Cities depend on density. They
depend on people milling around downtown, or at neighborhood parks,
or street fairs and restaurants. Not only does this milling about
bring energy to urban areas, but it also contributes dollars to city
coffers. Now with the coronavirus causing some cities to issue
"shelter at home" orders, close restaurants except for pick
up and delivery, and order the use of facial coverings in public
places, the gush of revenue has slowed to a drip, and cities are
being forced to revise their budgets to manage the new reality.
Francisco's Mayor London Breed was quick to act, issuing a "shelter
in place" order in late February. In contrast, New York City
Mayor Bill de Blasio dragged his feet on issuing a shelter in place
order. While some cities closed schools in early March, de Blasio
dragged his feet until mid-March. As a result, San Francisco is in
much better shape, in terms of infections, than New York is. At the
same time, both San Francisco and New York are both grappling with
the impact of decreased revenue. People won't necessarily feel it
right away, and there will be some federal help available, but it
will likely take cities years to recover.
District of Columbia started the year with a projected budget
surplus. It had 77 days of reserves on hand, more than they've had
in years. These reserves were partly due to the steady leadership of
Mayor Muriel Bowser and the economic expansion of the past several
years. But as soon as the coronavirus lifted its ugly head and Mayor
Bowser wisely ordered all non-essential commerce to cease, city
finances were at risk. The mayor recently said the city will end
this fiscal year $600 million in the hole, which will cause a hiring
freeze, a salary freeze, and other austerity measures.
tourism industry is virtually non-existent these days, and many
cities fund some services with taxes on tourists. In San Antonio,
about 270 employees will be furloughed because their positions were
funded by the Hotel Occupancy Tax. In Detroit, the mayor expects to
cut its already "to the bone" budget by $100 million.
Baltimore is relocating homeless people to motels to limit their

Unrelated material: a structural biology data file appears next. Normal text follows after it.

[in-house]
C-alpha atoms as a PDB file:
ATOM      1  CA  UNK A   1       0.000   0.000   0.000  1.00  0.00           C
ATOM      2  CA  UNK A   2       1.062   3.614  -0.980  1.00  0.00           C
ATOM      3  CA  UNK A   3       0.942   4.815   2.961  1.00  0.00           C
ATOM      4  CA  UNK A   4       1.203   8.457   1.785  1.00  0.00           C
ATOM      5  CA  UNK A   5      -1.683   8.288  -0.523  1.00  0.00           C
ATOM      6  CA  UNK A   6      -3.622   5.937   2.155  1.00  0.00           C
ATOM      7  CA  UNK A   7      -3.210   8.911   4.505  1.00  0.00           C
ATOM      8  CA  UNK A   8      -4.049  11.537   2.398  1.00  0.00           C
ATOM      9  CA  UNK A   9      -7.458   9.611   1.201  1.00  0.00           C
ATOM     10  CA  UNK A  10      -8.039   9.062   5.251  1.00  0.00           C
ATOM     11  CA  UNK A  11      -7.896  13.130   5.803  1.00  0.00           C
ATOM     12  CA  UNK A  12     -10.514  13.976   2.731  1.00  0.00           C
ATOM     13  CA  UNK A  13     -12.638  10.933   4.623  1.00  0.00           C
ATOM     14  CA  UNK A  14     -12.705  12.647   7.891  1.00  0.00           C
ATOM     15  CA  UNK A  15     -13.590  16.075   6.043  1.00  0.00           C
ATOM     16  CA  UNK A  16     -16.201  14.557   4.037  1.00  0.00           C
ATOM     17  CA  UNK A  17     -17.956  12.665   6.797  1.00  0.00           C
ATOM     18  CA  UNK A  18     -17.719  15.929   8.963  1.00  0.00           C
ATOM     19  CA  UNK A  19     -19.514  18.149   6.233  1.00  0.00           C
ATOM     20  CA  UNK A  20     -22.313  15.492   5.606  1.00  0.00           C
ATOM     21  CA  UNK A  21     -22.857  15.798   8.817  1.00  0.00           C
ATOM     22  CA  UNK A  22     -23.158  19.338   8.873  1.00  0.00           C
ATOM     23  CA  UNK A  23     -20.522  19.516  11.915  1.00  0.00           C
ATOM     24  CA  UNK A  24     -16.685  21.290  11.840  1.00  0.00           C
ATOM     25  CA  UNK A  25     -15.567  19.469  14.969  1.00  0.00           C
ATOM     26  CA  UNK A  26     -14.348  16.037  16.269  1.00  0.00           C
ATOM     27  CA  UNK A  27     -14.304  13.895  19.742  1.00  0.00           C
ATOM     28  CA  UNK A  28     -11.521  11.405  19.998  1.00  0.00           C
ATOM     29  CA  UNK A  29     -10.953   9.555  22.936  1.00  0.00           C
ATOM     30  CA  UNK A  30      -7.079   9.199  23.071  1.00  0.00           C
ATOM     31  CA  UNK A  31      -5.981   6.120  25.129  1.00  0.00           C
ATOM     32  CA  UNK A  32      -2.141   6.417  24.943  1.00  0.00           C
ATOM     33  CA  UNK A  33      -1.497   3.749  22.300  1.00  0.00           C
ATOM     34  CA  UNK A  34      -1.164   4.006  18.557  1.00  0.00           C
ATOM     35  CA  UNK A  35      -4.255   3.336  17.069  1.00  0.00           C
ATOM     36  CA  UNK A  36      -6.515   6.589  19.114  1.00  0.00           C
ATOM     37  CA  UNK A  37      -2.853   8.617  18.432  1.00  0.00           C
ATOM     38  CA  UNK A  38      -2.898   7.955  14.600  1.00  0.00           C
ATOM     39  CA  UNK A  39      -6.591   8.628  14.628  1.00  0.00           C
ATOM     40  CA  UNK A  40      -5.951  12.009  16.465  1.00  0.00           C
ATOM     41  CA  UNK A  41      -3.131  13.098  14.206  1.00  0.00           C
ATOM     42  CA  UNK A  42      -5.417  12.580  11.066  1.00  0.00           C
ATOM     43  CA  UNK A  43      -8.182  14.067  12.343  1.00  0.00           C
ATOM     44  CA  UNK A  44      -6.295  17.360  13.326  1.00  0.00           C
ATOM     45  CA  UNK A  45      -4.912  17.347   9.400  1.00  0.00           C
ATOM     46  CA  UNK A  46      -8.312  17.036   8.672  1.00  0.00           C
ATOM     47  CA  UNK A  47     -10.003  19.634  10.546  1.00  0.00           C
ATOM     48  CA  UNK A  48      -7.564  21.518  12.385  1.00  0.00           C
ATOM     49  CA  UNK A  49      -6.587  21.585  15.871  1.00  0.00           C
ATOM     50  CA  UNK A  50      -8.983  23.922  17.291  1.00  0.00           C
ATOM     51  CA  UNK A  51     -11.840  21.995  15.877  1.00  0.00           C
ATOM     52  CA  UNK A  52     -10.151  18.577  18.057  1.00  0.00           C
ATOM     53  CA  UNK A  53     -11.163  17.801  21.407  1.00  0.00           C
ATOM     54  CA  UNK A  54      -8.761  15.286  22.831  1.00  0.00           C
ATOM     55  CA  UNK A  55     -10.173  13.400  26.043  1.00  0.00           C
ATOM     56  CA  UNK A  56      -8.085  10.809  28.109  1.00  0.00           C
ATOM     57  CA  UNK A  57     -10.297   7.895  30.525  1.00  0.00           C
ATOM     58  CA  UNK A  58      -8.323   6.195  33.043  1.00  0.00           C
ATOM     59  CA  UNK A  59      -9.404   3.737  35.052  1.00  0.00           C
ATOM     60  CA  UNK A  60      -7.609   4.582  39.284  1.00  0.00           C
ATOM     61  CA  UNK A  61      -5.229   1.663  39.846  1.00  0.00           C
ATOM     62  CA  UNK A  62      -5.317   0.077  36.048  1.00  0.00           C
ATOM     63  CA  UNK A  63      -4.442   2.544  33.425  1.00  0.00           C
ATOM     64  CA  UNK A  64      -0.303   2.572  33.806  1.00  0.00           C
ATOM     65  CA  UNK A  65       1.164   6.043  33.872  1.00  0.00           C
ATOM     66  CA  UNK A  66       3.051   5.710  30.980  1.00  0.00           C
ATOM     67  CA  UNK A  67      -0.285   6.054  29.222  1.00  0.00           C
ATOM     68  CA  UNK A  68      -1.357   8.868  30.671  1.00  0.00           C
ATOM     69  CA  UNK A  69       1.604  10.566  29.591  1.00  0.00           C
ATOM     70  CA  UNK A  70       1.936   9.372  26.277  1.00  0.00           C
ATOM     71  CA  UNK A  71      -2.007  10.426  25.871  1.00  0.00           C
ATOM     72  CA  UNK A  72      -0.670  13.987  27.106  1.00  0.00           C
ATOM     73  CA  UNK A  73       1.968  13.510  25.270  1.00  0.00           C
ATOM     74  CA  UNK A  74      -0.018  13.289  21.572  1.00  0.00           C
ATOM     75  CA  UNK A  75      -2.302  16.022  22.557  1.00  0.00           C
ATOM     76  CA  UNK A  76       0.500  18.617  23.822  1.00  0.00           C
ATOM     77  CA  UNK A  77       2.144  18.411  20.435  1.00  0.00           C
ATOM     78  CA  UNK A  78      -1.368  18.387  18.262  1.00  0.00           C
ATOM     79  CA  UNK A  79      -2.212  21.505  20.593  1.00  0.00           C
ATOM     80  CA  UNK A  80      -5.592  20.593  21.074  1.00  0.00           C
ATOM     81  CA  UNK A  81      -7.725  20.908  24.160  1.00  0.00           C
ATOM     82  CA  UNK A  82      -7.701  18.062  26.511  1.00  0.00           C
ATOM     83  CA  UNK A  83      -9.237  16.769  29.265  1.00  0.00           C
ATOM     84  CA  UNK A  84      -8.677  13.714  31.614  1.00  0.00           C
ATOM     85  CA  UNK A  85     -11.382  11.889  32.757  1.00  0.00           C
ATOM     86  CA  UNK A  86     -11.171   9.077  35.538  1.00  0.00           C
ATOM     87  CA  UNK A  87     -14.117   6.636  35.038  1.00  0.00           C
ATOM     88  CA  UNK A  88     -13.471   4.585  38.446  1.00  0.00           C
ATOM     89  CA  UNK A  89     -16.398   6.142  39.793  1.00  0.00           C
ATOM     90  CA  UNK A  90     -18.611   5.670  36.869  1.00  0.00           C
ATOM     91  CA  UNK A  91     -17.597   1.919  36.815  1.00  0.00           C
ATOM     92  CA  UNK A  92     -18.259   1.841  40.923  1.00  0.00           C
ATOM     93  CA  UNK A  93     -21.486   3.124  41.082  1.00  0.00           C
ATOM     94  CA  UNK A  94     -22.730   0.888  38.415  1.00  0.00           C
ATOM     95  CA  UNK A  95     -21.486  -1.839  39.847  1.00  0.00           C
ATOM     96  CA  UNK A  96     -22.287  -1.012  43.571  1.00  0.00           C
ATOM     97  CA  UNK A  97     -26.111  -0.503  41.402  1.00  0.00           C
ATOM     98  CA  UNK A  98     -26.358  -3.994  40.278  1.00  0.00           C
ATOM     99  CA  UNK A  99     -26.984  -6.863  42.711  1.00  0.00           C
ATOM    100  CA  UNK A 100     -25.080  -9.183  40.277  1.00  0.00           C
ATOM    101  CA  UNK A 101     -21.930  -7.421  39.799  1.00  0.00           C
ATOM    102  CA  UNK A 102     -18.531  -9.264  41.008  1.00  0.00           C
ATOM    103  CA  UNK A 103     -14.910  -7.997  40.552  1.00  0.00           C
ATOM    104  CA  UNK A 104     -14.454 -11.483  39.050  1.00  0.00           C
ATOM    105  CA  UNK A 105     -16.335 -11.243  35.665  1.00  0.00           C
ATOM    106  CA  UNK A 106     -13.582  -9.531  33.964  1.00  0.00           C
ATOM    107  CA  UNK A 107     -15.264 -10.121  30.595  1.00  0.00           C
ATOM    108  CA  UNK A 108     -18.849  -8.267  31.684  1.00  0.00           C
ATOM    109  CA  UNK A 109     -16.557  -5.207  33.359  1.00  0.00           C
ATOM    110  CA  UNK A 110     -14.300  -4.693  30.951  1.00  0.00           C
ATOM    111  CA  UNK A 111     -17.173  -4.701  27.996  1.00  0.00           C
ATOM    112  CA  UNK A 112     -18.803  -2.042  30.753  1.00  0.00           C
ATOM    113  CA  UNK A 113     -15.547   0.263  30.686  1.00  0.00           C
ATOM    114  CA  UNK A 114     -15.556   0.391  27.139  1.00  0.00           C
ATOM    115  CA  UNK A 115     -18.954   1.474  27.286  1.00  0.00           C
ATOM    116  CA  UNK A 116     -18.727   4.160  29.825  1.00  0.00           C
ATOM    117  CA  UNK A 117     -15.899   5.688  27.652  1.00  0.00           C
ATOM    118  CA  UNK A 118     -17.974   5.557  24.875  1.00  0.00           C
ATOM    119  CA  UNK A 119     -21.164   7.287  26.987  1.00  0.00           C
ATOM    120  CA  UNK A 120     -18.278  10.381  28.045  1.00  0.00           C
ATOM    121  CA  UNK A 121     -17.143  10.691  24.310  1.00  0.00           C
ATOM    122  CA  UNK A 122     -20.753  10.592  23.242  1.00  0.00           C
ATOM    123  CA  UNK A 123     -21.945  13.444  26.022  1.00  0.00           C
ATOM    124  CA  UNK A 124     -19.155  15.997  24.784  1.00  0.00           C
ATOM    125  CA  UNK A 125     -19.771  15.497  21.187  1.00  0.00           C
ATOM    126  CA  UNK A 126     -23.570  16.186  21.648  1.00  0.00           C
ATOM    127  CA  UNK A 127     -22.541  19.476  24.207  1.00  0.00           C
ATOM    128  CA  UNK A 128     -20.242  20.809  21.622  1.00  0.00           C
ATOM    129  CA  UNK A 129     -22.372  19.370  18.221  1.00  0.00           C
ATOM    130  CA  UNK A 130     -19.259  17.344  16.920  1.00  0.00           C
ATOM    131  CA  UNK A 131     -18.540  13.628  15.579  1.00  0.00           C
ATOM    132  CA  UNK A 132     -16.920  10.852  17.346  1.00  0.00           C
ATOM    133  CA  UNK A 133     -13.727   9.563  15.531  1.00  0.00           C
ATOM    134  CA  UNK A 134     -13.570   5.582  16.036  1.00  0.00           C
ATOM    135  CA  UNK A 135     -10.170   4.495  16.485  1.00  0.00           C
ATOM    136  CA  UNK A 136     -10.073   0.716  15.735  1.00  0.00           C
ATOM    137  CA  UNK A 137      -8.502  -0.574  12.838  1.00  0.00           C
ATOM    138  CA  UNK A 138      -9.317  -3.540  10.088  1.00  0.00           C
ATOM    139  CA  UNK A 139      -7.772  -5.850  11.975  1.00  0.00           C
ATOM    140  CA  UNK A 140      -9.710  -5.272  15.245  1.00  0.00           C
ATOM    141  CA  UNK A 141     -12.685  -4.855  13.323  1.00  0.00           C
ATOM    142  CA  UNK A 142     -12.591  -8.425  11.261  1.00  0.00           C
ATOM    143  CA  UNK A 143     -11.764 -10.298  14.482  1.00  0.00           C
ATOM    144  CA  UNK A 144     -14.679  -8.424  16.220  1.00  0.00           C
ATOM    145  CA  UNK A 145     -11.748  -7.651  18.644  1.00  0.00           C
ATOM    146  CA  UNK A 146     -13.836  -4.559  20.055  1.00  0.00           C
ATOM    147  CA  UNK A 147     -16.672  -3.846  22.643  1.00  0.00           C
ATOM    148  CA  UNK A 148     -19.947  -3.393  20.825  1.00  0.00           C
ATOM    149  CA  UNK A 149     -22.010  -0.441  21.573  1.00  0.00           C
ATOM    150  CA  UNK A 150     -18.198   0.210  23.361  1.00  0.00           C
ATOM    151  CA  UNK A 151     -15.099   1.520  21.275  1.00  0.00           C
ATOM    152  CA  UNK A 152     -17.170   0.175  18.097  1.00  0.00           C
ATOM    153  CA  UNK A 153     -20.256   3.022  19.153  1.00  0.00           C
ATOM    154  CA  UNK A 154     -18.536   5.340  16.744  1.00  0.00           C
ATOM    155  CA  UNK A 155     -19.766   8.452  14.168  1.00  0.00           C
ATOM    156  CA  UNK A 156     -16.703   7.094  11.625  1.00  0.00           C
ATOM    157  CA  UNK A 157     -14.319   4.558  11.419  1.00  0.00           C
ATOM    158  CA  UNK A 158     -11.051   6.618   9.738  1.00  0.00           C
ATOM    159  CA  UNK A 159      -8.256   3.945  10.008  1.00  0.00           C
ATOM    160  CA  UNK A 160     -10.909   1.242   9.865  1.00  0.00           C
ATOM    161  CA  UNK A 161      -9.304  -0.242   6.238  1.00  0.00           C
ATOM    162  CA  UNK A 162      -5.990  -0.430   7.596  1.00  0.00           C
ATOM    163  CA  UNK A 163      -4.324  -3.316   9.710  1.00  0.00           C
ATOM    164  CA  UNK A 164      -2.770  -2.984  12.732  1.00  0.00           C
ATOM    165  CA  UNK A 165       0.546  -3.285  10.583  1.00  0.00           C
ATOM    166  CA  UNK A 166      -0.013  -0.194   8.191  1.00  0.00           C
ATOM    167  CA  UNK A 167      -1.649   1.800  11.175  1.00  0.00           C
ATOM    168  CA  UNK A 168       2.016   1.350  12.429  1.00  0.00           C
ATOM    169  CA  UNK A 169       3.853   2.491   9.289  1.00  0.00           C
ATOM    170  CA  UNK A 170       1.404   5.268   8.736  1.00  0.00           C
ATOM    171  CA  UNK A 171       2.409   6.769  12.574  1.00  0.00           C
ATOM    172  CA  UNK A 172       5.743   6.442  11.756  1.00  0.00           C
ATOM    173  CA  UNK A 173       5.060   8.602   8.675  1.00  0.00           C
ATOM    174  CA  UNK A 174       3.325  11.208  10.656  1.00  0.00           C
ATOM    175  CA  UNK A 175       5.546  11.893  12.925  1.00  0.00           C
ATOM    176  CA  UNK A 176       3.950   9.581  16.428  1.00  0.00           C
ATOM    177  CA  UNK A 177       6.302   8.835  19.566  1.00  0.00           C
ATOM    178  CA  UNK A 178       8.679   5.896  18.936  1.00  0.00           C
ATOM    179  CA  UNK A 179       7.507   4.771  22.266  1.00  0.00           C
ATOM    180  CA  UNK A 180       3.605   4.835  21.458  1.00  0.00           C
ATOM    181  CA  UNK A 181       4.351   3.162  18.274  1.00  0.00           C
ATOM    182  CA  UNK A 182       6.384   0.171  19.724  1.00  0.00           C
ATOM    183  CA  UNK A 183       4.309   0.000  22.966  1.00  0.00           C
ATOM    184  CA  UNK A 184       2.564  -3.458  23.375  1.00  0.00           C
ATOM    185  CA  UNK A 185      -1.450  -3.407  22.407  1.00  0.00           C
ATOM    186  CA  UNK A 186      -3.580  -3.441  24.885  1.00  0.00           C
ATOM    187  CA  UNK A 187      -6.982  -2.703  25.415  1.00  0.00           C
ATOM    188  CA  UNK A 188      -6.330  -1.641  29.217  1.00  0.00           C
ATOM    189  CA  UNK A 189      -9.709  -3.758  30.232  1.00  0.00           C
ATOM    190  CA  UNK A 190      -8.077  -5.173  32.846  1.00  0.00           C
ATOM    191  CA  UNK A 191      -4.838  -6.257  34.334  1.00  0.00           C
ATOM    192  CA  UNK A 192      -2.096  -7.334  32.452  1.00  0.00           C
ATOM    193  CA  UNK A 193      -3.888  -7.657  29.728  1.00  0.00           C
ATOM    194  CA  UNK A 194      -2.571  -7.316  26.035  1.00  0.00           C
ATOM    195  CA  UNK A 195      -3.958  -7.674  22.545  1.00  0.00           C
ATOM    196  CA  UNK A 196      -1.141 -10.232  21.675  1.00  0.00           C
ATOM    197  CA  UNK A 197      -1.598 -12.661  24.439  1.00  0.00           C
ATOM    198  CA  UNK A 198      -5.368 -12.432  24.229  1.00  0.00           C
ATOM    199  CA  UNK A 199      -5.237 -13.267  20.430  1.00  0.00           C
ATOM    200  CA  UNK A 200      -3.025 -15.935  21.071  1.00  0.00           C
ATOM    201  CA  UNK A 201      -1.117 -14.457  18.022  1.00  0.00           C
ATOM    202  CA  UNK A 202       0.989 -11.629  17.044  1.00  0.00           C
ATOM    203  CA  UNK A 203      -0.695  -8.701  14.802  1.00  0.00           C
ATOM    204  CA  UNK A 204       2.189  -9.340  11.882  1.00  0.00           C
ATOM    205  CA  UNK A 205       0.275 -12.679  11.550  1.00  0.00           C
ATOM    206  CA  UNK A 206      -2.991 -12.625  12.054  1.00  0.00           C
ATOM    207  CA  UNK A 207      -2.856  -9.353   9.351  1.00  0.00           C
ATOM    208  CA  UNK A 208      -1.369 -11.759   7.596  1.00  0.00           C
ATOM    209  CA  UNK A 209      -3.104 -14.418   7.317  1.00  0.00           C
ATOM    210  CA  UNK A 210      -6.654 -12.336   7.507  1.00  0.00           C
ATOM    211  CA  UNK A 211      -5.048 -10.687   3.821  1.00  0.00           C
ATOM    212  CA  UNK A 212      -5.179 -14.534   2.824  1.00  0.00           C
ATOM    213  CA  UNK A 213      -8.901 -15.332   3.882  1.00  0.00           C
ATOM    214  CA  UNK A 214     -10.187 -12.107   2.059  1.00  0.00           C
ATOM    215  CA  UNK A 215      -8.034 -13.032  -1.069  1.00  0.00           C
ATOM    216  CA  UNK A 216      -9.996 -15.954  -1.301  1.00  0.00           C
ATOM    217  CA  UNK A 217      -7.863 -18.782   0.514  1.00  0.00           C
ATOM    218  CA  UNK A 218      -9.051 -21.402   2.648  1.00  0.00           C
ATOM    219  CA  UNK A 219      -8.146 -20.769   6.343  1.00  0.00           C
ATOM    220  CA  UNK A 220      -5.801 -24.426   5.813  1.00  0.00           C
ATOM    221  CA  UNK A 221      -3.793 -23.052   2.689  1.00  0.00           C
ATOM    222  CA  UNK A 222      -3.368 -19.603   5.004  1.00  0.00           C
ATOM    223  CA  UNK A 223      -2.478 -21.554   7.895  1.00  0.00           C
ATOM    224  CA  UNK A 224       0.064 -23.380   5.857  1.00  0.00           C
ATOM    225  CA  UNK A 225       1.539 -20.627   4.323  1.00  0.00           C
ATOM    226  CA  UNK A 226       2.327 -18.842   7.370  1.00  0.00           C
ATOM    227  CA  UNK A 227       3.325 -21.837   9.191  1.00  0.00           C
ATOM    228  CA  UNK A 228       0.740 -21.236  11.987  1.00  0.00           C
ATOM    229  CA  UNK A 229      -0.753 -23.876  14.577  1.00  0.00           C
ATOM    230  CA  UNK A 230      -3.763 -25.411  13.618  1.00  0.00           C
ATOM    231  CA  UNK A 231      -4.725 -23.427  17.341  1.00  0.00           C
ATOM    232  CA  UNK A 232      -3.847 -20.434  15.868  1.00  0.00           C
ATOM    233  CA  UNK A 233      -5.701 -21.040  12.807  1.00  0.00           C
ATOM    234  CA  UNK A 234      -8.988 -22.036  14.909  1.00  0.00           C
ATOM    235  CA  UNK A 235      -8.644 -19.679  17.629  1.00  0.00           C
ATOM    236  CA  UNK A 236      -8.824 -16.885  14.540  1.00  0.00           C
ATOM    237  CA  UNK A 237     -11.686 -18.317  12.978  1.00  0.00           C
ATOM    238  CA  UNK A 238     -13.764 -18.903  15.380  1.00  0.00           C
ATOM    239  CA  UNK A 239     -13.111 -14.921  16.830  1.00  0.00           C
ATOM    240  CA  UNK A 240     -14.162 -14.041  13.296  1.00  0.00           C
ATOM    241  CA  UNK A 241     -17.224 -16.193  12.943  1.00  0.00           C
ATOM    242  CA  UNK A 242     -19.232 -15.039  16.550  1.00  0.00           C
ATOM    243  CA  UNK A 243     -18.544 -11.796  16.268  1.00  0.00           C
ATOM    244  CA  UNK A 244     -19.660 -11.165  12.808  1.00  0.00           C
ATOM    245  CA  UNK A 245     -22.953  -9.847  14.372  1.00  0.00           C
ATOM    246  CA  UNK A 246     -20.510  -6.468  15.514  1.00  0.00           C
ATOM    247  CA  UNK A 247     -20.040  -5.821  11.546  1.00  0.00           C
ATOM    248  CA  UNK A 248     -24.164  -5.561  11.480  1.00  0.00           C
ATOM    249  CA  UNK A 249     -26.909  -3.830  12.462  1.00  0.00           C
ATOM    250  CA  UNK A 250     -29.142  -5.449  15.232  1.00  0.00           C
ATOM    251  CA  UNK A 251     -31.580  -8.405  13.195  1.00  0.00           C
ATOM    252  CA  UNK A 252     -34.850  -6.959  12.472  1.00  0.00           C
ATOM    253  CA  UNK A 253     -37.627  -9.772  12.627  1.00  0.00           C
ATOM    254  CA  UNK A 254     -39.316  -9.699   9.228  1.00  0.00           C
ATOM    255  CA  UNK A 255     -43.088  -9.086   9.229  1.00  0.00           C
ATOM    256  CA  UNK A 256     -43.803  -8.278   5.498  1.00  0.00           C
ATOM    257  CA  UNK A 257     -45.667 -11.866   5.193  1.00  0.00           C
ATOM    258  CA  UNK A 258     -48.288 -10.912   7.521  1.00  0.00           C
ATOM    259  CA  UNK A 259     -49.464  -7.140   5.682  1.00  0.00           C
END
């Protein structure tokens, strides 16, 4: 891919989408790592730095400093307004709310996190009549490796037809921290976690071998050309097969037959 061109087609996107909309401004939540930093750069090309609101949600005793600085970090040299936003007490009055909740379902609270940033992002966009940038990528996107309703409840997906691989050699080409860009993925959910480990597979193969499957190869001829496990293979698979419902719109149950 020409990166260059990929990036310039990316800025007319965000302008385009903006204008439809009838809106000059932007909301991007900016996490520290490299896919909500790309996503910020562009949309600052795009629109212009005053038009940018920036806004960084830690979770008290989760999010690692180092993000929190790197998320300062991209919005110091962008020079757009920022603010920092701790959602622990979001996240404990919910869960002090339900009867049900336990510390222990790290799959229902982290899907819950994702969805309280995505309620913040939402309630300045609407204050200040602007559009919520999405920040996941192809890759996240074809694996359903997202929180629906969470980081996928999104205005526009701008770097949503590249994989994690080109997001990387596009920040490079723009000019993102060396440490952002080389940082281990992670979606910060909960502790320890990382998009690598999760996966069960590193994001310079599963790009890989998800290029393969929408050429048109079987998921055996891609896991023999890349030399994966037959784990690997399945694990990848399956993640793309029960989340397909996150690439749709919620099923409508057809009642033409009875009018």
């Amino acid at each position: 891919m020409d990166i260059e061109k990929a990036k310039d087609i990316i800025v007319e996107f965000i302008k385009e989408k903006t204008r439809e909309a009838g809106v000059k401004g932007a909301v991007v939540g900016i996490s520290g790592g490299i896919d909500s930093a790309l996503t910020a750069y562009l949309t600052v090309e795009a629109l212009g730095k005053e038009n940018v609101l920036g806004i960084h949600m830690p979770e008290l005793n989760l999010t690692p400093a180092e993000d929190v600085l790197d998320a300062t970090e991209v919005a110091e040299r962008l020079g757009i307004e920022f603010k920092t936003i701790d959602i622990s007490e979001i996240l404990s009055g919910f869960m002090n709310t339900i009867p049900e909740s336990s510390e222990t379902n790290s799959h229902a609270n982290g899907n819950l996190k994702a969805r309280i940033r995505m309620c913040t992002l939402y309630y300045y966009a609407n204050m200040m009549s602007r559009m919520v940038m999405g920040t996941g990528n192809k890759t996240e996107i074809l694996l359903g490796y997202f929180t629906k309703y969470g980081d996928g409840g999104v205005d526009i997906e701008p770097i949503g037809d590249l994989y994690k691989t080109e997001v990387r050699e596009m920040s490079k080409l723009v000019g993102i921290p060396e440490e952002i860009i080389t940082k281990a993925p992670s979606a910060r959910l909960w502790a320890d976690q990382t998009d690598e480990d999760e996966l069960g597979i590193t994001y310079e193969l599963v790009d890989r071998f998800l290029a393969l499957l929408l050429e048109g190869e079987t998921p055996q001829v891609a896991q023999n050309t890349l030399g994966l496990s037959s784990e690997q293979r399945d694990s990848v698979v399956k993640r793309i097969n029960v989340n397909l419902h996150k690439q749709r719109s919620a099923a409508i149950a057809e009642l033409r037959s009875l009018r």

exposure. In the short run, it is heartening that they chose life
over budget. In the long term, we must wonder how the budget will
was fiscally fragile when Mayor Lori Lightfoot was elected a year
ago, and she faced crushing deficits. Now, dealing with the
coronavirus, she has had to cancel projected tax increasing, plunging
her city even further into the hole. She has imposed a 9 pm curfew
until April 30 and exploring other ways to promote social distancing
in her city.
are Blacker, browner, older, and younger than the rest of America.
These folks, among the neediest, are also the ones at more risk to
the coronavirus. It was no surprise to learn that Black folk are
more likely to get the coronavirus than others. For example, African
Americans are 23 percent of the Chicago population, but a whopping 70
percent of th coronavirus cases. People want to be tested,
especially if they are experiencing symptoms, but testing sites are
not well geographically distributed. Those areas who can flex
political muscles are likely to get more services, while Black and
brown communities are likely to be ignored.
an aside, it is essential to note that Black folk are among those
most likely to risk their lives to ensure that life moves smoothly.
We are quick to thank the doctors and nurses, and most deservedly so.
Some are now lifting up grocery store workers (who earn an average
of $12 an hour), which is important because they keep us fed. But
the invisible workers are our sanitation workers, and in some cities,
these are mostly Black men. Imagine what might happen if these men
disappeared? They are essential to city operations.
Years ago, David Caplovitz wrote a
book, The Poor Pay More, that spoke of the "poverty
penalty" that comes when the poor pay more for goods and
services than their wealthier, whiter neighbors. Now the coronavirus
is extracting a poverty penalty, especially in cities, for those who
are most vulnerable. The penalty is the immediate disproportionate
impact of coronavirus on Black folk. The penalty will continue to be
extracted when, after the coronavirus epidemic subsides, cities will
have to adjust their finances. Who will pay? The homeless?
Education? Social services? City services? Urban leaders must speak
up and talk about the price their cities will pay, and how they might